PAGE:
“No problem, Joe.” I gave him a large glass of ice water, and he thanked me again. Then he handed me another twenty, but I didn’t want any more of his money; he had already been so generous. But Joe insisted.

“Thanks, Joe. You carried this party with the way you tipped me. And Merry Christmas. It was an honor talking to you. Thanks for sharing with me.”

Joe smiled, shook my hand, and said, “It meant a lot to me that you remembered my drink, and you’re terrific at bartending. Merry Christmas to you and your family.”

I thanked Joe again and said goodbye. I watched him slip away from the bar and toward the coat check. He put on his overcoat and then strategically cocked his fedora to the right. The sharp angle gave him a larger-than-life aura.

I stood behind the bar watching Joe say goodbye to everyone and wish them a Merry Christmas. The warm smile he shared with everyone masked the sadness he felt at the loss of his beautiful wife. As he approached the door to leave, it felt as if he were riding into the sunset, secretly counting the days until he would be reunited with his wife. And I knew I would never see that man again. But I was lucky to have crossed paths with Gentleman Joe. Those were my golden moments in bartending. Nothing will ever compare. It was a simple conversation that changed my life.


That experience with Joe was well over ten years ago, but it changed everything I do every December as I approach Christmas and the New Year. I go to a bar and order a Wild Turkey neat. I sit by myself, slowly sip my drink, and think about the past year of my life—the ups and downs, the goals I’ve accomplished, and the goals yet to be achieved. I anticipate with excitement the approaching New Year. I also reflect in gratitude on my family and my friends. And it’s all because I drink like a gentleman to honor a gentleman. Salute, Joe.

© 2017, Anthony Vano

First Christmas

for children

It’s white with snow and all is bright
on Christmas night. An image of your little face,
framed in elfin hat, as your eyes, open wide,
reflect the twinkles of a tree-borne star.
In awe we are, in awe you are
at your first site of wonder, magic, mystery.

It swells the very hardest heart
to see the perfect innocence that carries
all our fears and dreams and marries
them to faith and hope and charity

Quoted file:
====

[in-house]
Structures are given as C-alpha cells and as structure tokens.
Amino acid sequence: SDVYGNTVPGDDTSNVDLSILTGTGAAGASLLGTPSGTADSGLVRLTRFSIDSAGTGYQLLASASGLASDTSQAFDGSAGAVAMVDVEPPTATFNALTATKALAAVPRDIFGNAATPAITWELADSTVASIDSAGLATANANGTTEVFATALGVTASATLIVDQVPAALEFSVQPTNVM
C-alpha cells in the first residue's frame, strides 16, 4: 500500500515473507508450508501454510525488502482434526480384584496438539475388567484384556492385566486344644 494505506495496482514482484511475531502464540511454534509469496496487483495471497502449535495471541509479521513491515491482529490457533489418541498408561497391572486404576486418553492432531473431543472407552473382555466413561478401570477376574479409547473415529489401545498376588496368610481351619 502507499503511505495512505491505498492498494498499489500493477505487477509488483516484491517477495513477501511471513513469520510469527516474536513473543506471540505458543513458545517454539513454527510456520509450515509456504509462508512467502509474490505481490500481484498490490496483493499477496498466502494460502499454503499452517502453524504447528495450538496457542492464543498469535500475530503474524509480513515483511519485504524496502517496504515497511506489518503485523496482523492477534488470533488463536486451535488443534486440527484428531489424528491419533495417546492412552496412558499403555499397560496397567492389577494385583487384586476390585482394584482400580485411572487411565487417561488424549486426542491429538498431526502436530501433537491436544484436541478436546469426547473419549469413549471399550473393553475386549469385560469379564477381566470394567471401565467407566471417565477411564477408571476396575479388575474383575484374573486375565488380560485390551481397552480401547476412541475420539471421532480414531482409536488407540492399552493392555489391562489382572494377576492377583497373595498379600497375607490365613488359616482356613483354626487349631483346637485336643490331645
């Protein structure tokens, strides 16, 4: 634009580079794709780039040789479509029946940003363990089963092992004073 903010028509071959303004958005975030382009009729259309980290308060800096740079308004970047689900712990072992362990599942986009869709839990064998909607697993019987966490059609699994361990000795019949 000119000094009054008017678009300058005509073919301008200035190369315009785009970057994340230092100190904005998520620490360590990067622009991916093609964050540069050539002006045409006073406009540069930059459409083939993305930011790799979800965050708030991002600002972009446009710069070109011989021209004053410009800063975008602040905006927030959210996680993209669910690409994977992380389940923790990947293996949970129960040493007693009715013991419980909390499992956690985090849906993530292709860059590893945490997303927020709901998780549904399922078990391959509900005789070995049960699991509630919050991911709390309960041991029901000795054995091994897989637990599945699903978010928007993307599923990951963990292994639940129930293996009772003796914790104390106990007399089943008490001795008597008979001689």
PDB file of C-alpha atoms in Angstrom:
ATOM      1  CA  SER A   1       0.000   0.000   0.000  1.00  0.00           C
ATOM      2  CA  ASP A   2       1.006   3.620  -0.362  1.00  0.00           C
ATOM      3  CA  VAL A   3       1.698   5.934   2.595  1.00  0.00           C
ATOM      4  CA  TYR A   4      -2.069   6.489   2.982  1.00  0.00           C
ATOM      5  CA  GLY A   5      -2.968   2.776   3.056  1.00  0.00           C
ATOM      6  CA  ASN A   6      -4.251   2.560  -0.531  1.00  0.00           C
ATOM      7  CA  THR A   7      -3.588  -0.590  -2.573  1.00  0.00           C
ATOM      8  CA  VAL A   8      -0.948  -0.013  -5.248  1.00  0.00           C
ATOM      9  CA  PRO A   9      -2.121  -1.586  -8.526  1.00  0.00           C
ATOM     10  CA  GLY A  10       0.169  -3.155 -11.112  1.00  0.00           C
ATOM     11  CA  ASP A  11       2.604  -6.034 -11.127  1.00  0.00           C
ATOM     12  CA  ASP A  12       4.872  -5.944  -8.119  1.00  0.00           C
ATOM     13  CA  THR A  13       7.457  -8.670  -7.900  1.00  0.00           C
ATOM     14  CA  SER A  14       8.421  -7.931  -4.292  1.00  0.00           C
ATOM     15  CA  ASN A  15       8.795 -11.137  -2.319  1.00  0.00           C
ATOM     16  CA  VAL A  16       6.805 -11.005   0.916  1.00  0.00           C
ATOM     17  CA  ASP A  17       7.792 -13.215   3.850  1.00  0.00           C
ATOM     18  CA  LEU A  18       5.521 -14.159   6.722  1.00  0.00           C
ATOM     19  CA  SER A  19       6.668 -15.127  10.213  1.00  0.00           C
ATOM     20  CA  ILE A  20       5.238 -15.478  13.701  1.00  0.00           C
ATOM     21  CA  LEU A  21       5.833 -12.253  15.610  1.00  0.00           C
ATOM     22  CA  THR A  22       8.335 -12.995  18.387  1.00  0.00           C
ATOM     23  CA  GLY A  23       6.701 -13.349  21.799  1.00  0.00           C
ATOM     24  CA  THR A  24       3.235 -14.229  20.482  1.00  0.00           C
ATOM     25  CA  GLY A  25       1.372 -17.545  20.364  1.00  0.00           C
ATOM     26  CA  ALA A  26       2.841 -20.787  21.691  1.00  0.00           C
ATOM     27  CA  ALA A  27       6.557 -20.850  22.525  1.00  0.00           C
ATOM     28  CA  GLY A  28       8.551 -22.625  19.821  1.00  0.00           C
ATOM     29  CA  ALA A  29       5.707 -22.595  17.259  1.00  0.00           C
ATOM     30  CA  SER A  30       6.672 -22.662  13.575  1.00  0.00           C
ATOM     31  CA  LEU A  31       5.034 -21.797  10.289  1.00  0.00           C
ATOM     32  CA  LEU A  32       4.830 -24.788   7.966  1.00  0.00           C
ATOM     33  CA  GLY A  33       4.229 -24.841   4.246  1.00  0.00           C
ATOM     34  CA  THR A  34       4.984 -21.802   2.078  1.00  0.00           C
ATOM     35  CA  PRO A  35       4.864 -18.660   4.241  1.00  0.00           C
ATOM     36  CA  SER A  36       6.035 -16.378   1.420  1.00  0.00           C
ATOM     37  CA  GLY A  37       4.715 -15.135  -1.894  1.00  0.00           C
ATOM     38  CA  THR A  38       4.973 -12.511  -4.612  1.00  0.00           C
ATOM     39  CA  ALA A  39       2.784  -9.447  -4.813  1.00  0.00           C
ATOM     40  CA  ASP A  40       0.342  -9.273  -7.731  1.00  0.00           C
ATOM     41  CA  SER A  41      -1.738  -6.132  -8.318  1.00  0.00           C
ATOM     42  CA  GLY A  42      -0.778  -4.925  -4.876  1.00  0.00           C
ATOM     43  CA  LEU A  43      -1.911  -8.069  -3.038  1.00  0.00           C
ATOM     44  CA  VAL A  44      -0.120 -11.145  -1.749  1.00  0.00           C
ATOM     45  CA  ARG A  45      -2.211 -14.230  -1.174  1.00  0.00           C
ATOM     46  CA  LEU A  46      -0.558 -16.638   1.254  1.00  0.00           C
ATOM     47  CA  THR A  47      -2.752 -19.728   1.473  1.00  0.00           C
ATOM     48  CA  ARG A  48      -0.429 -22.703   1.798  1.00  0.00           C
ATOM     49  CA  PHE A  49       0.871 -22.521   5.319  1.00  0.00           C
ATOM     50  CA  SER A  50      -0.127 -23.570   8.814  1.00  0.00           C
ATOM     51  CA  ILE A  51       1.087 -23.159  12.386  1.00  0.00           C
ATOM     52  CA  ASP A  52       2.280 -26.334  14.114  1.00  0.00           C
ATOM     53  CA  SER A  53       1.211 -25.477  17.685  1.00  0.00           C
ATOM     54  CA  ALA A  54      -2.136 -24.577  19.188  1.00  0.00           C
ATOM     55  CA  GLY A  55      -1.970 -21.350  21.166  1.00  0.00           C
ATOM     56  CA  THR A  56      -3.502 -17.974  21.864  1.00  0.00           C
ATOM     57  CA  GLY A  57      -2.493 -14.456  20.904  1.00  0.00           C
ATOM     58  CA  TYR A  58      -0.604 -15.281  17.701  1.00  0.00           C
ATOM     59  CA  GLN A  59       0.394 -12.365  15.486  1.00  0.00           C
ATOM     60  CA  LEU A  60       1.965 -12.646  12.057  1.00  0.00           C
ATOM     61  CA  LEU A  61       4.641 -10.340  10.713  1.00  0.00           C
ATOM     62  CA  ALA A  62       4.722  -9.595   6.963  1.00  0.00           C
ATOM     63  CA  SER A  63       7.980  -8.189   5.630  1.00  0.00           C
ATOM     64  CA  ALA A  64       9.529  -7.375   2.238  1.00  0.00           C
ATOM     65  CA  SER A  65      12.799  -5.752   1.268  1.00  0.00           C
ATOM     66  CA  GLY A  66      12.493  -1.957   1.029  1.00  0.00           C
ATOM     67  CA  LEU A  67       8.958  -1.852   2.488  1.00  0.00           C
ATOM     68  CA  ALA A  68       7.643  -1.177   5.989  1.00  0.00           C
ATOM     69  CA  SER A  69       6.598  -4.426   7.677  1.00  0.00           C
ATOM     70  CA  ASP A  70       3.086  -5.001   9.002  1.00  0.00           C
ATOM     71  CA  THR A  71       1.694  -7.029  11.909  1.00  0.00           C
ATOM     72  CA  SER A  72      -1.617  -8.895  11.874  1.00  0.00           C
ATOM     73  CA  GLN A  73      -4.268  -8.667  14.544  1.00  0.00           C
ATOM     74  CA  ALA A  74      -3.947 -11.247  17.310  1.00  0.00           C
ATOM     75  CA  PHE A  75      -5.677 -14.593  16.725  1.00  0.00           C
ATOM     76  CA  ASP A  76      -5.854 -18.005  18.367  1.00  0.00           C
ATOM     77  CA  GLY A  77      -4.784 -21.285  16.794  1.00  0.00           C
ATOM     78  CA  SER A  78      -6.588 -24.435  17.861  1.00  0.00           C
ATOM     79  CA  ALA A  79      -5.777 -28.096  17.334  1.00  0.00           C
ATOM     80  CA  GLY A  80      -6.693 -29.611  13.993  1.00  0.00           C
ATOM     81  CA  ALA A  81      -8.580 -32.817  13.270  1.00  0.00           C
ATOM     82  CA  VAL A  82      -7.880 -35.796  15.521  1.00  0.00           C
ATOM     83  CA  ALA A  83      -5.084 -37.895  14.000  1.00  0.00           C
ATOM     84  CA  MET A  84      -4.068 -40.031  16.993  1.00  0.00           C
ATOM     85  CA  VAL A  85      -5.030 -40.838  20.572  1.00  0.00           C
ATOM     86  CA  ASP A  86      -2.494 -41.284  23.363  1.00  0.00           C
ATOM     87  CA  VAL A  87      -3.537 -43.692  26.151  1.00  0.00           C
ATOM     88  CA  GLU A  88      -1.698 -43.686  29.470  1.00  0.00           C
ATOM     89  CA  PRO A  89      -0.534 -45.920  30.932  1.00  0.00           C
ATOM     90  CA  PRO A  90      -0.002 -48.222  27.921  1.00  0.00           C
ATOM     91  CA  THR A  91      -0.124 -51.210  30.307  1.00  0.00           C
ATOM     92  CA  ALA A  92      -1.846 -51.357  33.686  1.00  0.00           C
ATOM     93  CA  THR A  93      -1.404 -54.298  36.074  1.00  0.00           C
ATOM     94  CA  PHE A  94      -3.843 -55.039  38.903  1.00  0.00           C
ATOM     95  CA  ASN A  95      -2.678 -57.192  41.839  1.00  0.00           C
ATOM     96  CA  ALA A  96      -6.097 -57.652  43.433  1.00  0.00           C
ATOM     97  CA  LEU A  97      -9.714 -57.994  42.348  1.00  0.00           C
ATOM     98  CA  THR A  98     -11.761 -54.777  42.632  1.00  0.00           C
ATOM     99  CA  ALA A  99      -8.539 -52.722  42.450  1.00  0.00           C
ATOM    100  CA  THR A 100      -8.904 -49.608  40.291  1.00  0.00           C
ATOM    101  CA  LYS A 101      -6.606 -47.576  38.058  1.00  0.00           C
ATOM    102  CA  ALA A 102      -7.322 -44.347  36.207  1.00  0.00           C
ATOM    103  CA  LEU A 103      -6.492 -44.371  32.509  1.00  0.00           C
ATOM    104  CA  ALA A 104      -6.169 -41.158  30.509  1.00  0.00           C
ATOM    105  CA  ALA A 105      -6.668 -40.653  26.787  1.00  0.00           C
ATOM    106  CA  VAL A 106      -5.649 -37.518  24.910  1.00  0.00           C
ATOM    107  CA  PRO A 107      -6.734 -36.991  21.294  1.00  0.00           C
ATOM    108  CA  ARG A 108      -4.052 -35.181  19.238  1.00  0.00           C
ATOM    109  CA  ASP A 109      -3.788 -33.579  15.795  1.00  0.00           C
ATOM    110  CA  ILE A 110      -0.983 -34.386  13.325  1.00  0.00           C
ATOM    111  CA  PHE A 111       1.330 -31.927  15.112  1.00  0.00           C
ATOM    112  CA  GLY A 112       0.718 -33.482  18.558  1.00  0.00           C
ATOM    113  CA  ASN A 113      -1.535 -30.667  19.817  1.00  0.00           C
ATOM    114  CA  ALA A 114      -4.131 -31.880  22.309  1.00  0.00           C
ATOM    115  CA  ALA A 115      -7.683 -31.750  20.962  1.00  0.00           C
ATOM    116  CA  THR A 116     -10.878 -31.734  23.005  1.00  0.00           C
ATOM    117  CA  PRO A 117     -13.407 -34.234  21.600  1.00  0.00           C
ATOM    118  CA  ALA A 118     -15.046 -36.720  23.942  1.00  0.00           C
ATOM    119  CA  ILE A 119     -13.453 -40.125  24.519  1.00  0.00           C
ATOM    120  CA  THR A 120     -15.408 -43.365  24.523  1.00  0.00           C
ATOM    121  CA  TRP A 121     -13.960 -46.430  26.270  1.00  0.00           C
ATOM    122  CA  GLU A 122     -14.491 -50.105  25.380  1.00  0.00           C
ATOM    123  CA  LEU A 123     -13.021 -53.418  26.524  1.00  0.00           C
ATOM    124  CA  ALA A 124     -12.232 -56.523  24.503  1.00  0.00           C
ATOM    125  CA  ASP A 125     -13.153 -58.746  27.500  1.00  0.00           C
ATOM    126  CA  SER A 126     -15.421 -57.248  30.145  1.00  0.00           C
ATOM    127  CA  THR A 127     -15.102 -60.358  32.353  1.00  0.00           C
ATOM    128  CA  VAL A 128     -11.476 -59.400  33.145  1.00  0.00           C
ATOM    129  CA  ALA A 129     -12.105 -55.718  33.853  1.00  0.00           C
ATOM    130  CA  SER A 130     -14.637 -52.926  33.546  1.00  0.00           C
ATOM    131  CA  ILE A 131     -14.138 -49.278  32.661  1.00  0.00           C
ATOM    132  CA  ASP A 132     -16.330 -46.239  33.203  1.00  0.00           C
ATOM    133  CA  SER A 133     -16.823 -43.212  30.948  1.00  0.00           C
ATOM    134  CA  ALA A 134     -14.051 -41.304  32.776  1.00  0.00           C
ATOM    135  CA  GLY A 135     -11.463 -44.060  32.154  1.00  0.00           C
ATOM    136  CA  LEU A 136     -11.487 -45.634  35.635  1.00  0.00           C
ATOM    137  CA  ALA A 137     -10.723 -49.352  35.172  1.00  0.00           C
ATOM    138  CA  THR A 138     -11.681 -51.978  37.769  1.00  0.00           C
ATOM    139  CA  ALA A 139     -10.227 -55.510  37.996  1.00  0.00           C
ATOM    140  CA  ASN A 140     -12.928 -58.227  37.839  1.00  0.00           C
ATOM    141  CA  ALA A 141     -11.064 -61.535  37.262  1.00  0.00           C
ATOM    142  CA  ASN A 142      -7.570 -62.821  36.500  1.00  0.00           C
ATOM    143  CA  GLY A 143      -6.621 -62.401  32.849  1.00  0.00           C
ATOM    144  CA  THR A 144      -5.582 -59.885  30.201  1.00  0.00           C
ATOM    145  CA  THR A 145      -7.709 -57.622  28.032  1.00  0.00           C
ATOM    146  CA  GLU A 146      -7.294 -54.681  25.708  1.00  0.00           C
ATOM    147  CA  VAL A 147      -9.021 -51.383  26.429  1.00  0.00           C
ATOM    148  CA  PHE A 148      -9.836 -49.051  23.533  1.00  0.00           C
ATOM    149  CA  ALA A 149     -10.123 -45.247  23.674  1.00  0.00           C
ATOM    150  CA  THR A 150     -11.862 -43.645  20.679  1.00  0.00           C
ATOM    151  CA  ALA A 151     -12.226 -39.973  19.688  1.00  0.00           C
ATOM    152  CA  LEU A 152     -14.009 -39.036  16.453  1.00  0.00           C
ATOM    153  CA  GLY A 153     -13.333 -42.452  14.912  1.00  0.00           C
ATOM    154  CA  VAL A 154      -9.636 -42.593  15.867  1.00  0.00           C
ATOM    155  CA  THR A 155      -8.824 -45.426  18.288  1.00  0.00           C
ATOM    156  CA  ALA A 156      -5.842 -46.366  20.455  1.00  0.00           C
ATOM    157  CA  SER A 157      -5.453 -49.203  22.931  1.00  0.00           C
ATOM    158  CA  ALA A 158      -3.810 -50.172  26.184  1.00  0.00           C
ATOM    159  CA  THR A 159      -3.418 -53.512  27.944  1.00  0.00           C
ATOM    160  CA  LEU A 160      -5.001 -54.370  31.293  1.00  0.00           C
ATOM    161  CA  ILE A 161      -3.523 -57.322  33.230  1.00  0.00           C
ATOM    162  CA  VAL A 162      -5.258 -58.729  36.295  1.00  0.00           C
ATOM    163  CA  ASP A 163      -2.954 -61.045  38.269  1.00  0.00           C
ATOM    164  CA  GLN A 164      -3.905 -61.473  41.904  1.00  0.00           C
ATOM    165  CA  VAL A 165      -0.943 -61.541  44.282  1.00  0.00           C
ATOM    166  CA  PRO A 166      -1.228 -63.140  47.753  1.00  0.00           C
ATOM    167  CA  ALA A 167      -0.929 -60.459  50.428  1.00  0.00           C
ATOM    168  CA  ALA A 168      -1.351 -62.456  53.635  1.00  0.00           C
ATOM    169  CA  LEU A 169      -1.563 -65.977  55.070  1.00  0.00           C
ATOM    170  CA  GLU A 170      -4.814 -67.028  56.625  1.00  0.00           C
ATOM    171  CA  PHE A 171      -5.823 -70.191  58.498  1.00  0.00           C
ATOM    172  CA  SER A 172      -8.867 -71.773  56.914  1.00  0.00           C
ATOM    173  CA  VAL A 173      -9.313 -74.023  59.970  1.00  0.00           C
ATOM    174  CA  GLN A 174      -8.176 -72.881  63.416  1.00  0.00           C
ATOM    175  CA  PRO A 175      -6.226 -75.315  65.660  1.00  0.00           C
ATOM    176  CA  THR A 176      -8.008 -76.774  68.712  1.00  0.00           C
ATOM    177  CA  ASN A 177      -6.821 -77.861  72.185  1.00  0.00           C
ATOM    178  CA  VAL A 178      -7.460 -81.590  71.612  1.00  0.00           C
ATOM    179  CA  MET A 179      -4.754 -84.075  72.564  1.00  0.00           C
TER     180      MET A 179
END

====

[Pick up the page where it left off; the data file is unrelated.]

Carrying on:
and love, that many fingered hand,
provides and guides you to your history.

A very Happy Christmas, little life.
May all this wonder, all that’s truly good,
be with you forever and without strife.
May love, not things, sustain you, as it should
provide the fuel, the fire inside, slowly
to burn throughout your life, empowering you

To give abundantly in turn.

© 2017, John Anstie



The night is short like a breath
and long like a cry –
a woman who hard is giving birth of
a day.
A flame, glimmered above water:
one and only,
Immovable star.
Nothing born in Spirit
passes away.
Neither does it repeat.
The circle is broken –
after the life, a life is coming.
There’s no death.
O, mother – give a birth!

A God’s voice over the dark:
“He was born…”

© 2017, bogpan

Ash and Prayer

summer mornings
my fire
is snuffed.

dream of the spelt and salt
cake I will fire for you

and before you can seek
the future
from the way I burn

clean my fireplace, clear your head
old ash and cinders block gust
makes for poor-burning,
makes for poor-thinking

piled ash in my grate
piled ash in my head
crumbles like walls
from incendiaried homes
in the Blitz

ash up against my fire-bars
makes them overheat
makes you overthink

so they sag and “burn through”
make me virginal
something to focus on

recall collecting ears
of spelt in reaper’s baskets

rake remains of my last fire
the last fire between my temples
so ash falls through my grate
train steam in your nostrils

pick-off the cinders for re-use.

my lightweight dark lumps,
not my powdery un-burnable